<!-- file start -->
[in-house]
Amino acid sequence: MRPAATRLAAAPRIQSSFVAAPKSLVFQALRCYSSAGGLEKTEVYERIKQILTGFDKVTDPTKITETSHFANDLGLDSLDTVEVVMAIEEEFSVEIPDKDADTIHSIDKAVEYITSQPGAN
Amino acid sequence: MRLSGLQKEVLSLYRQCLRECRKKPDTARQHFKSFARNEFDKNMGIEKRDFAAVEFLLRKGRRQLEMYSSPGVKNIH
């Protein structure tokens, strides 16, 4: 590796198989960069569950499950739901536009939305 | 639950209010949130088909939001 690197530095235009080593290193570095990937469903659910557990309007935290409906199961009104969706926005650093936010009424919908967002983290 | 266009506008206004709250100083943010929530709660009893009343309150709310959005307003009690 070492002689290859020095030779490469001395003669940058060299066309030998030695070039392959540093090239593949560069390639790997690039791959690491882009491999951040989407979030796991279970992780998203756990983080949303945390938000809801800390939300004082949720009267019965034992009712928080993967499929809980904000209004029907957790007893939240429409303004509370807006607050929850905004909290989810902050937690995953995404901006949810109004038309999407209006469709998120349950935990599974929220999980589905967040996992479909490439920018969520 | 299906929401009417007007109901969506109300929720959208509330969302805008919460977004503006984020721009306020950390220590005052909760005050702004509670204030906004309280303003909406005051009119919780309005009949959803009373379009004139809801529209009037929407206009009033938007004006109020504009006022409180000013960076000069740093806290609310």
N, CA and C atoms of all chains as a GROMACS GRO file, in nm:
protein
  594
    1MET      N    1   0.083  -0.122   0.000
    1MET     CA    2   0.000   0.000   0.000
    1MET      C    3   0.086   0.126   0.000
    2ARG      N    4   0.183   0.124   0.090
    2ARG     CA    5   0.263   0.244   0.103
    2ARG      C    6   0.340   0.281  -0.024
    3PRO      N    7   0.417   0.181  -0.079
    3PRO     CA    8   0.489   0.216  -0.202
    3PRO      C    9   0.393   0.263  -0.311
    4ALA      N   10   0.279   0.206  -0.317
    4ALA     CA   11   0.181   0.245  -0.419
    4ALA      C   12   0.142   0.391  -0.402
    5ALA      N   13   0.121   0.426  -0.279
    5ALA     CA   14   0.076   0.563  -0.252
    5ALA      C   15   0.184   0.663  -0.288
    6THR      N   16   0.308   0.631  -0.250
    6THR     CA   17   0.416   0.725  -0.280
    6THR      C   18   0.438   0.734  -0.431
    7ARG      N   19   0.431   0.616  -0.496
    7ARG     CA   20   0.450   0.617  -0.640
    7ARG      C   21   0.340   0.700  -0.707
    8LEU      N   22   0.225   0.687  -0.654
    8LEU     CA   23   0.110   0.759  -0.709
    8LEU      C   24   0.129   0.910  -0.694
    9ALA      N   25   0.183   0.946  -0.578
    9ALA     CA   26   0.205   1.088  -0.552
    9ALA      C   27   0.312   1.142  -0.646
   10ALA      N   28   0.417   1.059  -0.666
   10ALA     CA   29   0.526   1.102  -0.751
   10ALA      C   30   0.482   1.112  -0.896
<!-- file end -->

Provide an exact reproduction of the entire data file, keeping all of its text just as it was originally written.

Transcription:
[in-house]
Amino acid sequence: MRPAATRLAAAPRIQSSFVAAPKSLVFQALRCYSSAGGLEKTEVYERIKQILTGFDKVTDPTKITETSHFANDLGLDSLDTVEVVMAIEEEFSVEIPDKDADTIHSIDKAVEYITSQPGAN
Amino acid sequence: MRLSGLQKEVLSLYRQCLRECRKKPDTARQHFKSFARNEFDKNMGIEKRDFAAVEFLLRKGRRQLEMYSSPGVKNIH
């Protein structure tokens, strides 16, 4: 590796198989960069569950499950739901536009939305 | 639950209010949130088909939001 690197530095235009080593290193570095990937469903659910557990309007935290409906199961009104969706926005650093936010009424919908967002983290 | 266009506008206004709250100083943010929530709660009893009343309150709310959005307003009690 070492002689290859020095030779490469001395003669940058060299066309030998030695070039392959540093090239593949560069390639790997690039791959690491882009491999951040989407979030796991279970992780998203756990983080949303945390938000809801800390939300004082949720009267019965034992009712928080993967499929809980904000209004029907957790007893939240429409303004509370807006607050929850905004909290989810902050937690995953995404901006949810109004038309999407209006469709998120349950935990599974929220999980589905967040996992479909490439920018969520 | 299906929401009417007007109901969506109300929720959208509330969302805008919460977004503006984020721009306020950390220590005052909760005050702004509670204030906004309280303003909406005051009119919780309005009949959803009373379009004139809801529209009037929407206009009033938007004006109020504009006022409180000013960076000069740093806290609310």
N, CA and C atoms of all chains as a GROMACS GRO file, in nm:
protein
  594
    1MET      N    1   0.083  -0.122   0.000
    1MET     CA    2   0.000   0.000   0.000
    1MET      C    3   0.086   0.126   0.000
    2ARG      N    4   0.183   0.124   0.090
    2ARG     CA    5   0.263   0.244   0.103
    2ARG      C    6   0.340   0.281  -0.024
    3PRO      N    7   0.417   0.181  -0.079
    3PRO     CA    8   0.489   0.216  -0.202
    3PRO      C    9   0.393   0.263  -0.311
    4ALA      N   10   0.279   0.206  -0.317
    4ALA     CA   11   0.181   0.245  -0.419
    4ALA      C   12   0.142   0.391  -0.402
    5ALA      N   13   0.121   0.426  -0.279
    5ALA     CA   14   0.076   0.563  -0.252
    5ALA      C   15   0.184   0.663  -0.288
    6THR      N   16   0.308   0.631  -0.250
    6THR     CA   17   0.416   0.725  -0.280
    6THR      C   18   0.438   0.734  -0.431
    7ARG      N   19   0.431   0.616  -0.496
    7ARG     CA   20   0.450   0.617  -0.640
    7ARG      C   21   0.340   0.700  -0.707
    8LEU      N   22   0.225   0.687  -0.654
    8LEU     CA   23   0.110   0.759  -0.709
    8LEU      C   24   0.129   0.910  -0.694
    9ALA      N   25   0.183   0.946  -0.578
    9ALA     CA   26   0.205   1.088  -0.552
    9ALA      C   27   0.312   1.142  -0.646
   10ALA      N   28   0.417   1.059  -0.666
   10ALA     CA   29   0.526   1.102  -0.751
   10ALA      C   30   0.482   1.112  -0.896